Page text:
I’ve never been a fan of the Fable series. I’ve completed Fable and Fable II and found them to be slow, clunky and overhyped. I did appreciate the level of detail found in each of the towns, the dedication to using a colorful palette and buying real estate, but the simplistic gameplay and frame rate drops soured me quickly. It was even a chore to start the game, and I recall the menus letting me down as well.


The quiet music sounds a little too close to elevator tunes for my liking. The background art isn’t bad, but it’s static and nothing we haven’t seen in other games before. When I select a menu, it doesn’t feel as fluid as it should; progression between screens is slow, the ultimate sin in my book. In game, there’s a slight delay between pushing the menu button and the appearance of a menu. This sounds like a nitpick, but when you play a RPG, you’re going to be checking your menu hundreds, or even thousands of times.

Transition needs to be lightning fast in order for the player not to get discouraged. The ultimate goal should be allowing the player to complete their transaction as quickly as possible, whether it be searching for information, equipping an item or saving the game. Don’t even get me started on Fable 3’s “menus” which act more as a level in themselves and yes, they’re unnecessary and painfully slow.

Another member of the shameful menus club is Halo 4. It’s not the look or the quickness of the menus, though they’re hardly perfect. It’s how confusing they can be when another player wants to join in on the fun. I found it very frustrating to get the campaign going co-op; once a player joins, they need to have an Xbox Live account. Or do they? Sometimes we got away with it, sometimes we didn’t.

When they could finally join the party, the game wouldn’t always default us to the next available level. We’d queue up the campaign without noticing we’d been put back at the first level instead of the fourth. I certainly don’t remember Halo 1 being this maddening. I dreaded navigating these labyrinthine menus, more than the hordes of enemies I was about to face.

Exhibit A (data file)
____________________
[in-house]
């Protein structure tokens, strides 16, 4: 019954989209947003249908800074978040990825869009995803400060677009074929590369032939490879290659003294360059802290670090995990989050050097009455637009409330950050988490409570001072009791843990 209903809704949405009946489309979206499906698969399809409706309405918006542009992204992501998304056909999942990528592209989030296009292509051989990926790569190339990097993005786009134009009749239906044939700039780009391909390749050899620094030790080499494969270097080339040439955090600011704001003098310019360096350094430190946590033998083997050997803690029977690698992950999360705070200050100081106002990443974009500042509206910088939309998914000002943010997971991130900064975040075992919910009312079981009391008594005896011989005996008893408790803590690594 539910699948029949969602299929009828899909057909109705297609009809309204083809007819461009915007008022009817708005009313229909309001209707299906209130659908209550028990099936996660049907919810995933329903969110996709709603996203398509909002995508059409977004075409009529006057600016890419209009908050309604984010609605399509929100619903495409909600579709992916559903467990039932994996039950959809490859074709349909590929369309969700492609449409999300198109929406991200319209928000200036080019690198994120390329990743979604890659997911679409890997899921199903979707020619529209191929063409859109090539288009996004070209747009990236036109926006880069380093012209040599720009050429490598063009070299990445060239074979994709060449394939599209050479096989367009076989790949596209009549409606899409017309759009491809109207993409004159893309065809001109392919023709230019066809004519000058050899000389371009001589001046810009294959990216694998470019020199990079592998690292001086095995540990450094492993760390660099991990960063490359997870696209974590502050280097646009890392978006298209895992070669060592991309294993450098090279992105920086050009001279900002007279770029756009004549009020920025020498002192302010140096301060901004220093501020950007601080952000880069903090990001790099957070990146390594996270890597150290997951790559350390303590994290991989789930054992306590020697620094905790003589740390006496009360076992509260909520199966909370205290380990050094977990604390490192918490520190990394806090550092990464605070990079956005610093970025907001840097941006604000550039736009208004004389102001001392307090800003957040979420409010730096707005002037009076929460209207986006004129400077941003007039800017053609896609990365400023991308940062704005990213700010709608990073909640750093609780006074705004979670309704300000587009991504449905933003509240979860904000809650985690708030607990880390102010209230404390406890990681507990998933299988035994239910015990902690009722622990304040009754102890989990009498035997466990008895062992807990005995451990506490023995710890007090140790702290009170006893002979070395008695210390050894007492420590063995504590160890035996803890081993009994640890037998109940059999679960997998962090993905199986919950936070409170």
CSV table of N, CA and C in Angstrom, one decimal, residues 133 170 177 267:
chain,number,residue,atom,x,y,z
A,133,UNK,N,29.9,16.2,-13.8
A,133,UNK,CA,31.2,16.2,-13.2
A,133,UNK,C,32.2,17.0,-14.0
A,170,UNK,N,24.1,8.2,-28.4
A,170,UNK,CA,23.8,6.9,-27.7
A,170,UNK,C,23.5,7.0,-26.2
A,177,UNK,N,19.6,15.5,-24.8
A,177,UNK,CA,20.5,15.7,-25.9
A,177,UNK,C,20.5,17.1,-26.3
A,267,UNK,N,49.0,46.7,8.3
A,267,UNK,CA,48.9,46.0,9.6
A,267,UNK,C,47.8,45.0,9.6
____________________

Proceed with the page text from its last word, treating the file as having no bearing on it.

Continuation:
Rogue Squadron II absolutely nailed it. From the appropriate use of the license, to the quick and easy transitions between screens, it never failed to put me in a great mood. The game is kind enough to give you a snippet of each level before you play it: hovering over a mission shows a very short video clip of what you’re about to expect.

The total package is required. Menus have to fit the look and feel of the game. They can’t be clunky; they can’t enrage me because I just want to change the inverted settings and get back to playing the game. They should be well organized (the opposite of The Witcher 2, essentially).

The music has to be worthy and impactful. This is the first song you’re going to present to players; it’s the perfect way to introduce them to the fantastical world your team has spent years creating. The Last of Us has a minimal, foreboding tune that is equal parts peaceful and unsettling. It fits with the moments of tranquility and madness you’ll experience during the game.

The menus are the home base, more so than the actual home base you might find in a game. There are millions of instances where gamers have fallen asleep at the menu screen and aren’t upset at all to wake up to them – a welcoming invitation to start the game, or a relaxed attitude about your refusal to go any further.